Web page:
Home / Daily / Bushfire royal commission told of underinsurance issues
24 June 2020
A NSW council executive has told the Royal Commission into National Natural Disaster Arrangements that residents of her bushfire-ravaged region cannot afford to insure their properties.
The hearings, which are currently focused on local government responsibilities, have not spent significant time on insurance issues so far.
But this week Director Infrastructure and Environment at Richmond Valley Council, Angela Jones, raised concerns about the availability and affordability of insurance.
Ms Jones says more than 50% of Richmond Valley was affected by last season’s bushfires.
“We found where people had lost their homes … a lot of them weren't insured adequately,” she said.
“We have a very low socio-economic demographic in the Richmond Valley area.
“So generally, if somebody tries to get insurance on a property that may be flood impacted or be in another risk category such as bushfire, my understanding is it is very difficult to get insurance coverage and, if you could, it would be very, very expensive.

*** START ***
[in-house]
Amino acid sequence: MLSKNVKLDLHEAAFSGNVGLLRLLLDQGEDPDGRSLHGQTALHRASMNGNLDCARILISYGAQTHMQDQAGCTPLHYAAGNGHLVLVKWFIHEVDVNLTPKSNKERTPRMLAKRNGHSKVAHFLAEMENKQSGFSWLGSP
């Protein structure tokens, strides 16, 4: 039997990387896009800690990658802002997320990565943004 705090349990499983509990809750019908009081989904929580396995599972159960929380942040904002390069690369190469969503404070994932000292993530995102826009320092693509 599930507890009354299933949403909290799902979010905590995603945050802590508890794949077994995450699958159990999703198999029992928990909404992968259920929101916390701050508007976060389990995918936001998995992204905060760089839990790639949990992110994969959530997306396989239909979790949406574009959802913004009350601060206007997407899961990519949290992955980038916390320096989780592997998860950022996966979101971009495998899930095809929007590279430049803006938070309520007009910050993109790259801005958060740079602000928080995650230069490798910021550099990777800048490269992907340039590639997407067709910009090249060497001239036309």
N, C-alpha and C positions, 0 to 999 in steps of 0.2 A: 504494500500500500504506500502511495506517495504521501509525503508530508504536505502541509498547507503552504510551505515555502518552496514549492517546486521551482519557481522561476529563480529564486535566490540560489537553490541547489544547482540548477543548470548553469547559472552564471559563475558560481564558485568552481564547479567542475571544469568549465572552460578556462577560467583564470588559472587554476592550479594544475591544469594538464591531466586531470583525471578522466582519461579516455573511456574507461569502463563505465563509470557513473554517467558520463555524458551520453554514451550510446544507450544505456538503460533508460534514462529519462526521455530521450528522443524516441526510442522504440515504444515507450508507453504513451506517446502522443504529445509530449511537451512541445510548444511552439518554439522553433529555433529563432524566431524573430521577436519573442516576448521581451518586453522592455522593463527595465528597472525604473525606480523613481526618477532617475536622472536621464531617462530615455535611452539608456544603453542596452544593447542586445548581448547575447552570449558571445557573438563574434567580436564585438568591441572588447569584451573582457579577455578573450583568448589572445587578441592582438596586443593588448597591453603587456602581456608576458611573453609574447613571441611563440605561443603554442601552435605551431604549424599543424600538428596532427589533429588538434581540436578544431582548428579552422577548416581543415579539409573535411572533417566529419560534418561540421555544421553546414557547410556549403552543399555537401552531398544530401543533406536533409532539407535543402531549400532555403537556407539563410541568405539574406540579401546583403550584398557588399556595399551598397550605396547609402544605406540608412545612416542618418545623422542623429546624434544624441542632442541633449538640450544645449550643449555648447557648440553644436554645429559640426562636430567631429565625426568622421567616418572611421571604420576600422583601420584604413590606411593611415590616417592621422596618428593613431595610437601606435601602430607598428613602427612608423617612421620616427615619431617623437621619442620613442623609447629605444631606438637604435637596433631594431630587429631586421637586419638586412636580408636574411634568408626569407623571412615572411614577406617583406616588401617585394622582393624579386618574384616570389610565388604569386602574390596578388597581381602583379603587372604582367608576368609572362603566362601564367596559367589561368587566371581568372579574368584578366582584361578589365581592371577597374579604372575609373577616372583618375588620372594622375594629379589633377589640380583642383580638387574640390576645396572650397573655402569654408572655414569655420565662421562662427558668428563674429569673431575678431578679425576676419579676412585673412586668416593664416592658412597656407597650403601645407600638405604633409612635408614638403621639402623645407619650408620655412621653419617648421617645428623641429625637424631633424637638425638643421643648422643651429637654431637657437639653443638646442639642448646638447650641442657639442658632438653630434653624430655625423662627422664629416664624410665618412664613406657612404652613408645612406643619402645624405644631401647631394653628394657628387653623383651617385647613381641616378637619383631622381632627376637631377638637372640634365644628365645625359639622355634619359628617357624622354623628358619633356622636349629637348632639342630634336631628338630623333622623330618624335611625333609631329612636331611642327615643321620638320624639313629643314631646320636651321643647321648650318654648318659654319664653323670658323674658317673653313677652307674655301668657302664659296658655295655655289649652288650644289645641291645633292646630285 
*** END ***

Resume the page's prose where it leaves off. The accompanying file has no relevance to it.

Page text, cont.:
“And, in my opinion, a lot of our community that live in these more rural and remote bushland areas would not have the capacity to obtain adequate insurance from a cost perspective.”
Ms Jones was asked whether the council does anything to encourage take-up of insurance, or collects data on underinsurance.
“Council does not have any role with regards to educating the community with regards to insurance,” she said.
“Certainly it's not a local government’s function to inform the community with regards to their needs or requirements should they wish to have insurance. It’s not a compulsory component of life, really.”
The Insurance Council of Australia (ICA) has previously estimated that up to 80% of bushfire-affected property owners could be underinsured.
ICA has campaigned for reform on insurance taxes in NSW, which make up more than 50% of household premiums and 70% of small business premiums.